There’s two ways to look at Vatican II, George Weigel suggests in his new book Evangelical Catholicism. One is to see it as a “rupture-with-the-past,” as progressive-minded Catholics are wont to do. The other, favored by the traditional-minded, is to view it as a “terribly-mistaken-concession-to modernity.” Both, he contends, are inaccurate interpretations. The real goal of Vatican II, he writes, was to reclaim the Gospel message and “propose the good news of Jesus Christ to a disenchanted world.”
An overlooked influence on the council, Weigel suggests, was Pope Leo XIII (1878-1903), who moved the Church from a defensive posture, “inviting the world into a serious conversation about the human prospect…. much of Vatican II’s teaching was made possible because of the ground broken by Leo XIII.” Ironically, Leo hasn’t had a biography for nearly a century (despite the fact that he opened the Vatican Archives to researchers in 1883).
Born to a noble family on March 2, 1810, Gioacchino Pecci looked every inch the aristocrat he was. Lean, ascetical and ramrod straight, he was early noted for his brilliance and what one observer called his “exquisite tact.” He was named a Monsignor while still a seminarian, a rare exception to the rule. He earned advanced degrees in theology and law before his ordination at age twenty-seven.
After several successful years in Church government and diplomacy, Pecci was made Bishop of Perugia, and a Cardinal in 1853. Over thirty-two years, he promoted reform and strengthened outreach to the poor. At the time, Italy was undergoing the process of national unification. Although Church-state tensions ran high in an often anticlerical regime, Pecci chose dialogue over condemnation, with some success.
In 1876, Pecci was named Cardinal Camerlengo (or chamberlain) with the job of presiding over the Holy See following the pope’s death. The unwritten tradition was that the camerlengo would never become pope, but two years later, after the death of Pius IX, Pecci was elected. At sixty-eight, he wasn’t expected to stay long, but he reigned a quarter century.
Unlike Pius, who had condemned modernity in his 1864 Syllabus of Errors, the Cardinal from Perugia was known for conciliazione, a more conciliatory stance toward the modern world. The Cardinals who elected Leo wanted a more positive approach, aware that the old fortress mentality of the Counter-Reformation no longer worked (if it ever did). The world was changing rapidly, and the Church had to keep up with the pace.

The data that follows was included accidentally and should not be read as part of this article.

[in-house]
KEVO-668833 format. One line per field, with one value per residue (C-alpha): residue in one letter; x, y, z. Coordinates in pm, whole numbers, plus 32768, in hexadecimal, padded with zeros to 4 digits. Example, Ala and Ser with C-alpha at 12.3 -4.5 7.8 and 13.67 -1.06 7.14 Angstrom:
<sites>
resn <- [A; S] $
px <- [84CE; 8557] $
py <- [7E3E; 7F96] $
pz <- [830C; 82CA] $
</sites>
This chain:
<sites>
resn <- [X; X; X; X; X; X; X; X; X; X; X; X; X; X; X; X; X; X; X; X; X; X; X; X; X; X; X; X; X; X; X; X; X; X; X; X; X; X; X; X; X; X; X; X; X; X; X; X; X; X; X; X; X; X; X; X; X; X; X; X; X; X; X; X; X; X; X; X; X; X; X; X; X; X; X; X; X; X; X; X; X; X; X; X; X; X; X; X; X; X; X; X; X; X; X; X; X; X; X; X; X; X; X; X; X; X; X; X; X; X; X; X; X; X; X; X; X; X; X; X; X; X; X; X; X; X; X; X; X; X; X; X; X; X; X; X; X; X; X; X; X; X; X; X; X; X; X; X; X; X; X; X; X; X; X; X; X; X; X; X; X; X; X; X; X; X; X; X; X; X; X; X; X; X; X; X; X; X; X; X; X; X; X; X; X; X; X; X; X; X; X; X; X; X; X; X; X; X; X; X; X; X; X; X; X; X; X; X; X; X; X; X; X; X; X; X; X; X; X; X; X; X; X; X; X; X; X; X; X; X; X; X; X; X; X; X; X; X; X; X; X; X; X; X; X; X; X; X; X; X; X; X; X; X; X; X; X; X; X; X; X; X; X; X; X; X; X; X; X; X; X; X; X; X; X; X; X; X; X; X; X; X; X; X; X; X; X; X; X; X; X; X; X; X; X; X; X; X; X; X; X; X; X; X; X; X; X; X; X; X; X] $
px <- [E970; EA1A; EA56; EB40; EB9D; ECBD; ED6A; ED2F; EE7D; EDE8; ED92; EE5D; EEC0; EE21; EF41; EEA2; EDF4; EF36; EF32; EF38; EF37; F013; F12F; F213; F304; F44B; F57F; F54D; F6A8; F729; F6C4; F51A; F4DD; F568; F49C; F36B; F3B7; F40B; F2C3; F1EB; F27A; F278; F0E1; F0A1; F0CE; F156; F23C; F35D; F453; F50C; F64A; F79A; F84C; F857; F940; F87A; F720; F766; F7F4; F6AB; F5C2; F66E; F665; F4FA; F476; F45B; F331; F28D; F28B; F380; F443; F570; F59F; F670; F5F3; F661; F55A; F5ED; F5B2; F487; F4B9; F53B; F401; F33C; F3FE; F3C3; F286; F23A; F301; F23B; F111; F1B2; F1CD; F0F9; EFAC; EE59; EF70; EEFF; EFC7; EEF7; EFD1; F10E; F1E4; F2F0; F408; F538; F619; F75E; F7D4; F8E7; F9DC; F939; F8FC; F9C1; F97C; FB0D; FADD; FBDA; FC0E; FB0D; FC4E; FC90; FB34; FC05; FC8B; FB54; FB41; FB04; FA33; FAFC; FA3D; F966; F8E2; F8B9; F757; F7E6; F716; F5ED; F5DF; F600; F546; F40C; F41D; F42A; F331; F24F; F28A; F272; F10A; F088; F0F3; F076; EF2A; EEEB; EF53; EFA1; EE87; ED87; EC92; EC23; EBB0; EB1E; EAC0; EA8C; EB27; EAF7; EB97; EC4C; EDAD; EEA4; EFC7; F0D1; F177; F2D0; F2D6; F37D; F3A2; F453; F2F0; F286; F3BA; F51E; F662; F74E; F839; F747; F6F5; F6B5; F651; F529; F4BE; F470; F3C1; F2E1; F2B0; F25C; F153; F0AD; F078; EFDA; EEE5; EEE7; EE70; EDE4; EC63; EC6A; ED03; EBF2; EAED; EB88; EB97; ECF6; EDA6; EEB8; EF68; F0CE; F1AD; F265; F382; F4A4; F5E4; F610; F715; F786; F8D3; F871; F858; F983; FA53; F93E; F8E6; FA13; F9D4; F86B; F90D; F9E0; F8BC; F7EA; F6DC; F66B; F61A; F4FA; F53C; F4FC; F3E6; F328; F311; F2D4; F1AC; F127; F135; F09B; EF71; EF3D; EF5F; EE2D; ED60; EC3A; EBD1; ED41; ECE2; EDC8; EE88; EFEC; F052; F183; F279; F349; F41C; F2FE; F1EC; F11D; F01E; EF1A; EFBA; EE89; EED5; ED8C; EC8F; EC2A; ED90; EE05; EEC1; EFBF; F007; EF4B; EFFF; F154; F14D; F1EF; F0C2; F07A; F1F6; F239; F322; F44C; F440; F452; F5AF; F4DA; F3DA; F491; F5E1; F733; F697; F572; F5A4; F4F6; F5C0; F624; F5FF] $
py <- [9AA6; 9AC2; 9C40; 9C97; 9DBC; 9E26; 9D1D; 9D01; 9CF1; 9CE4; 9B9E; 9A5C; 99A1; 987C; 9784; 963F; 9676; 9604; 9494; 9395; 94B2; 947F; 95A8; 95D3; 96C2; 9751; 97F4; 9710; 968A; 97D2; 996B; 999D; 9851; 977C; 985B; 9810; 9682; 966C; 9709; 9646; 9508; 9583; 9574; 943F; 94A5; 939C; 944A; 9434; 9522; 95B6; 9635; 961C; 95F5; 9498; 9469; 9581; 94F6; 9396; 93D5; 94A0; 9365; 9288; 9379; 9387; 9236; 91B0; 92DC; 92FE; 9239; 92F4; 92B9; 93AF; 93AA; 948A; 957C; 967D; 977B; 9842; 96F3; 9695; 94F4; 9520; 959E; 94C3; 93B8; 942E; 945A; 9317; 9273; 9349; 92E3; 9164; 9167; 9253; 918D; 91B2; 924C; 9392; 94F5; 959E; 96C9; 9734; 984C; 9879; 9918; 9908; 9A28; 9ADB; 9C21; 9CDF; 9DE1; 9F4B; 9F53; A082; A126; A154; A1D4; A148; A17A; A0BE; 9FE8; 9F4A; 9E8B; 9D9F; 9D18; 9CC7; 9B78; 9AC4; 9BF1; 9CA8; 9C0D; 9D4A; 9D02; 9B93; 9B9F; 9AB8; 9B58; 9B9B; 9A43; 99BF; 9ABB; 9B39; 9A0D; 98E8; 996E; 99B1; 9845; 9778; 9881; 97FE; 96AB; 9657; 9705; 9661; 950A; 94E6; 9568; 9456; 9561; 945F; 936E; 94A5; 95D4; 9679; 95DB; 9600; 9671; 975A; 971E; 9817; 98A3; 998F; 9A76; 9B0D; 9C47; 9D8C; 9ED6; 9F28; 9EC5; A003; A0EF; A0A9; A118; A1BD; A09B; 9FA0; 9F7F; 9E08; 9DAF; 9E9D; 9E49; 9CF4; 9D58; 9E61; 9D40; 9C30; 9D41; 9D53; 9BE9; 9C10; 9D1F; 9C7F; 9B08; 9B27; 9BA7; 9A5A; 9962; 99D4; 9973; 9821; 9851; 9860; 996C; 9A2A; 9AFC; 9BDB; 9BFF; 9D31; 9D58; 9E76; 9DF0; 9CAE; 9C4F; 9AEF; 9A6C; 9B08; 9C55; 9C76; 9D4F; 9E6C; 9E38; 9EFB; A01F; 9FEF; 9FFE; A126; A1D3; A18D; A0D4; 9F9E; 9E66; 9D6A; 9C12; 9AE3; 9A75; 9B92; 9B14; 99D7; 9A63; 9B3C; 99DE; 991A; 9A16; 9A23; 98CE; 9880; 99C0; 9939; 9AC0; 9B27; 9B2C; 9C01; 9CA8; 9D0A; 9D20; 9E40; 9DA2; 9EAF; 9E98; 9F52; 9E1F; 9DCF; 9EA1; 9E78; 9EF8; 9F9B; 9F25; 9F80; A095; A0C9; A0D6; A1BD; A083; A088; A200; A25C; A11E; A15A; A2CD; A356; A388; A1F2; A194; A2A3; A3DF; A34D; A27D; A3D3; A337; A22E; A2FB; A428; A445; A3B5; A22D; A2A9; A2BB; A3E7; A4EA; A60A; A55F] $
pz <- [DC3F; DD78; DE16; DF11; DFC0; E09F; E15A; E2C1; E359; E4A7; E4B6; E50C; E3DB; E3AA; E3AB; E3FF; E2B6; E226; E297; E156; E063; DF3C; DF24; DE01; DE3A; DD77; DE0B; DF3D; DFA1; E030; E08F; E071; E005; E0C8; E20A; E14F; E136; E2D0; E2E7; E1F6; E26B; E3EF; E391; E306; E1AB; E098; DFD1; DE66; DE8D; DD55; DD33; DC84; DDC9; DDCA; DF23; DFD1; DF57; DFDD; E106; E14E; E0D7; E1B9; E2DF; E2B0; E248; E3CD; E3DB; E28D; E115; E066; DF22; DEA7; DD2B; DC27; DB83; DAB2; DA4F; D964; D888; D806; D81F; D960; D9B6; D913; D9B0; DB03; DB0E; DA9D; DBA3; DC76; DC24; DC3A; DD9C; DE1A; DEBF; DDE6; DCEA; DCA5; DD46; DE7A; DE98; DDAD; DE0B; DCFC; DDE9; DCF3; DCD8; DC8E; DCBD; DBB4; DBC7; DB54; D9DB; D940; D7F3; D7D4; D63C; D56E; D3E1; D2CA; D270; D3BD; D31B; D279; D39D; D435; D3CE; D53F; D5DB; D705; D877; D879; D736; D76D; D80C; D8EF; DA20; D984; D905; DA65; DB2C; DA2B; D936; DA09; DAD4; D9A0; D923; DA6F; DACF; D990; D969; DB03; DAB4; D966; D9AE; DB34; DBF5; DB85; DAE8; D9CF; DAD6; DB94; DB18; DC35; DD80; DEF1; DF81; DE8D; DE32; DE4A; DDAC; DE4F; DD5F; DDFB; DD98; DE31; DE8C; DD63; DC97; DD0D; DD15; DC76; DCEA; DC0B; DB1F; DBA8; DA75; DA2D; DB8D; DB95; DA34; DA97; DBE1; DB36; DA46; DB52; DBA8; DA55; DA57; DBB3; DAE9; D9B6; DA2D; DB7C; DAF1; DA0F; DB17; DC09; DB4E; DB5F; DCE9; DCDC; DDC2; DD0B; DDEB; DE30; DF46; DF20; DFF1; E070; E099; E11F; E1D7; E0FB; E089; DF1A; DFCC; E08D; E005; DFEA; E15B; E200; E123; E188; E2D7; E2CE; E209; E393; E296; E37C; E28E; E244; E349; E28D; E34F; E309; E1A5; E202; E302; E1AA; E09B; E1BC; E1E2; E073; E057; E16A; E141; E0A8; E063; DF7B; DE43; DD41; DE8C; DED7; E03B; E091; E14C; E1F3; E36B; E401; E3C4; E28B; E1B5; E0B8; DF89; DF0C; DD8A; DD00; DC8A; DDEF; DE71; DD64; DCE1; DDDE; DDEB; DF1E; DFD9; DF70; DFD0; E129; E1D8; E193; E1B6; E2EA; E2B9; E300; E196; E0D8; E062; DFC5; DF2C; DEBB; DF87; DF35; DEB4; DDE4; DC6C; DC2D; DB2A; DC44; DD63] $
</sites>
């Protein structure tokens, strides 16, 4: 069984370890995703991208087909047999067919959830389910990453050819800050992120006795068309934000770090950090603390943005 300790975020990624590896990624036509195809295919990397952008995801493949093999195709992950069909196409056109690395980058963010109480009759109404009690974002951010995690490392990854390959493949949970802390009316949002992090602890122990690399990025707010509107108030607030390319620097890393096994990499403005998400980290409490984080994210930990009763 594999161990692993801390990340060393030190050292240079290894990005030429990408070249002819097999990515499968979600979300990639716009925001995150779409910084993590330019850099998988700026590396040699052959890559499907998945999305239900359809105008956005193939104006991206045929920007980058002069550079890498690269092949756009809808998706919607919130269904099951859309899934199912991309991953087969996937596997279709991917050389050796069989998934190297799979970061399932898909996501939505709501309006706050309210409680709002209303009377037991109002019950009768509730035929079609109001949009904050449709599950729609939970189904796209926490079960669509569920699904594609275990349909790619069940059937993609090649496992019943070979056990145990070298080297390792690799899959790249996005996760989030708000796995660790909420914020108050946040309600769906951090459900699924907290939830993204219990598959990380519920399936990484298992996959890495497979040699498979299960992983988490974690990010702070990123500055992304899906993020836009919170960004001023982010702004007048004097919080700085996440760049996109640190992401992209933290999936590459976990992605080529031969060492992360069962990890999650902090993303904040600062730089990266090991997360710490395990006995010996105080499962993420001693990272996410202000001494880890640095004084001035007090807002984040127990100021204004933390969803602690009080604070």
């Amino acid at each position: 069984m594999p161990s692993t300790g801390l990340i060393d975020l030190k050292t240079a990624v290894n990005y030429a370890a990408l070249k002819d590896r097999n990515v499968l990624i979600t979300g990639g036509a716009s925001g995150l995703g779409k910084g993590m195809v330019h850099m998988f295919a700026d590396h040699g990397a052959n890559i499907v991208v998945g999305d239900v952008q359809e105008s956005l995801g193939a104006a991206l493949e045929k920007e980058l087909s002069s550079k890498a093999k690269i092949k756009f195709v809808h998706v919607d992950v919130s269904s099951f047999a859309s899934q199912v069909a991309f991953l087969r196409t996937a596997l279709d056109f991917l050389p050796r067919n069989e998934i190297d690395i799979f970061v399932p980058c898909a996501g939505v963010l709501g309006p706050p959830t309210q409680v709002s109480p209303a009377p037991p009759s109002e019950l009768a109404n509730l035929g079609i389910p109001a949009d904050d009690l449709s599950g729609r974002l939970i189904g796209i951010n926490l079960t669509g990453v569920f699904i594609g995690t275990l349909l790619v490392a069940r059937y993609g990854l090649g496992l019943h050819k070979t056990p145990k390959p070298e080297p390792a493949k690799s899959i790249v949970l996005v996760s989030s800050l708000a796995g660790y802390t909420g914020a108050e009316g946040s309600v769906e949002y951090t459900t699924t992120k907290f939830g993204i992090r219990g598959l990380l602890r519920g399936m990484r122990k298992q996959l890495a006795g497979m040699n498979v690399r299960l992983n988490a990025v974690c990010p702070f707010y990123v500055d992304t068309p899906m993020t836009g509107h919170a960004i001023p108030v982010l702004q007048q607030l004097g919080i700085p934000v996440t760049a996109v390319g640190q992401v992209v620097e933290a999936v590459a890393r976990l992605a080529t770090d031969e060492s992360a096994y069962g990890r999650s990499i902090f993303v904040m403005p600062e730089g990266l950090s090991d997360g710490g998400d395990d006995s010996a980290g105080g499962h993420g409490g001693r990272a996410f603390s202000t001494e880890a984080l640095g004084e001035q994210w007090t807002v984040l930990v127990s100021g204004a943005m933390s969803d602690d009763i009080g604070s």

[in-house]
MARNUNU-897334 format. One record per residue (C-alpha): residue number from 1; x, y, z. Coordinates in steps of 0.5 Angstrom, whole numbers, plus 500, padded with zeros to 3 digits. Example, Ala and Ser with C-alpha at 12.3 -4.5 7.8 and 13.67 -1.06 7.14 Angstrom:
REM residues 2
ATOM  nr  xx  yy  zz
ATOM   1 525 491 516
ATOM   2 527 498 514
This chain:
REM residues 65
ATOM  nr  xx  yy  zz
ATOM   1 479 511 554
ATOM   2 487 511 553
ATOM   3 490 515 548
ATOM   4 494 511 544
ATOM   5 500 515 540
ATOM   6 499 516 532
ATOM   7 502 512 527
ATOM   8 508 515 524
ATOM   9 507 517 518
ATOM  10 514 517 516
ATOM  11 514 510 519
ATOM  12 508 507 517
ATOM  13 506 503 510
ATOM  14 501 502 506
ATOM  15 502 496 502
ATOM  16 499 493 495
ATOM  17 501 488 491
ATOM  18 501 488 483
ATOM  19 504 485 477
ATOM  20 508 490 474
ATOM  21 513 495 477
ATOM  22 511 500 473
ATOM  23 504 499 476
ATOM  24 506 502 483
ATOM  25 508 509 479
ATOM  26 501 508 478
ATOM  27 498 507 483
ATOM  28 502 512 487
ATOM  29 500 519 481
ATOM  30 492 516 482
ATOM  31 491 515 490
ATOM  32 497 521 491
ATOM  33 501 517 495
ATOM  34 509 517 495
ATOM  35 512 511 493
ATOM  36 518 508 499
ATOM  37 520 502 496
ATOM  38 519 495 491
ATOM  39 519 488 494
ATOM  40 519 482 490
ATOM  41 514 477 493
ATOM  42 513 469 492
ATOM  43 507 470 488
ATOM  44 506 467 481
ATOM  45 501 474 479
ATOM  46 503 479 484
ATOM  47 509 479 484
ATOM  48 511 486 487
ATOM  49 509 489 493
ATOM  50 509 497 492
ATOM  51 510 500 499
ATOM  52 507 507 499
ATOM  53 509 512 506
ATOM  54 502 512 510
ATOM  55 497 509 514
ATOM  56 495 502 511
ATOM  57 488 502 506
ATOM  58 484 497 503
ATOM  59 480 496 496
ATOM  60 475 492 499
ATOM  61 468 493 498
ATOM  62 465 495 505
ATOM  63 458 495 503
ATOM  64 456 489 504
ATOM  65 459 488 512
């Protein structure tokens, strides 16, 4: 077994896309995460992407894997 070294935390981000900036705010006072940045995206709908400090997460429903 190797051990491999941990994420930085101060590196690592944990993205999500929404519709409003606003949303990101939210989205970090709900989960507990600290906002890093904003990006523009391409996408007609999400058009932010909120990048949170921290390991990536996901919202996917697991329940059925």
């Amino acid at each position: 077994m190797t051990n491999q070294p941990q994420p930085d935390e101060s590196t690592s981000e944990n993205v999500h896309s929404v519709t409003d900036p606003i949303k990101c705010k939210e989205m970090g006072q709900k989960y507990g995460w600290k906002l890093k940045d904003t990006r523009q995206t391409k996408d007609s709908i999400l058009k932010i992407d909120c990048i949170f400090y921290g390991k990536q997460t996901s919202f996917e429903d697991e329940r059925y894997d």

In countries like France and Italy, new governments were being formed that had little regard for religion. New ideologies like Marxism, if ever fully implemented, promised to eliminate religion altogether. New schools of philosophy dispensed with God entirely, while new avenues of biblical scholarship downplayed the centrality of revelation. The Industrial Revolution created a wider gap between rich and poor.
It was by utilizing his teaching role that Leo exercised the greatest influence, writing more encyclicals than any other pope (eighty-six in total). They covered a wide range of topics: church-state relations, labor, biblical scholarship, even dueling. (The topic covered most frequently was the rosary, in eleven encyclicals.) His goal was to address every possible aspect of modern life, and to offer the Church’s perspective on a variety of issues and challenges.
An early encyclical, Aeterni Patris (1879), reaffirmed Thomas Aquinas’ Scholasticism as the cornerstone of Catholic intellectual life, a place it held for a century. At a time of rising secularism, Leo offered the modern world what he considered a positive alternative. Fourteen years later, in 1893, he issued Providentissimus Deus, encouraging Catholic biblical scholarship when secular scholars were making major inroads.
Of course, his most famous encyclical, issued in 1891, is Rerum Novarum (“Of New Things”), the cornerstone of modern Catholic social thought. As industrialization worsened the plight of workers, Leo argued that neither reckless capitalism nor its Socialist/Communist alternative were the answer. Instead, he affirmed the inherent dignity of the worker and his his right to organize collectively. While not a detailed blueprint for economic harmony, Rerum Novarum was a breakthrough in its day. In Georges Bernanos’ Diary of a Country Priest, the Curé de Torcy recalls:
You can read that without turning a hair, like any instruction for keeping Lent. But when it was published, sonny, it was like an earthquake. The enthusiasm!… The simple notion that a man’s work is not a commodity, subject to the law of supply and demand, that you have no right to speculate on wages, on the lives of men, as you do on grain, sugar or coffee—why it set people’s consciences upside down!
(Still, he was no man of the people. Historian Eamon Duffy notes that Leo, a thorough aristocrat, never spoke a word to his coachman in twenty-five years. That simply wasn’t done!)
Leo wasn’t always successful. After his death, Church-state relations in France reached a nadir. AeterniPatris wasn’t the last word in philosophical debates, and Rerum Novarum didn’t solve the social question. Catholic biblical scholarship received a major setback in the pontificate of St. Pius X (1903-1914), which was in many ways a throwback to the times of Pius IX. Nevertheless, George Weigel correctly notes, it’s doubtful whether Vatican II would have happened, had Leo XIII not paved the way for dialogue with the modern world, a task that Jorge Mario Bergoglio continues today as Pope Francis.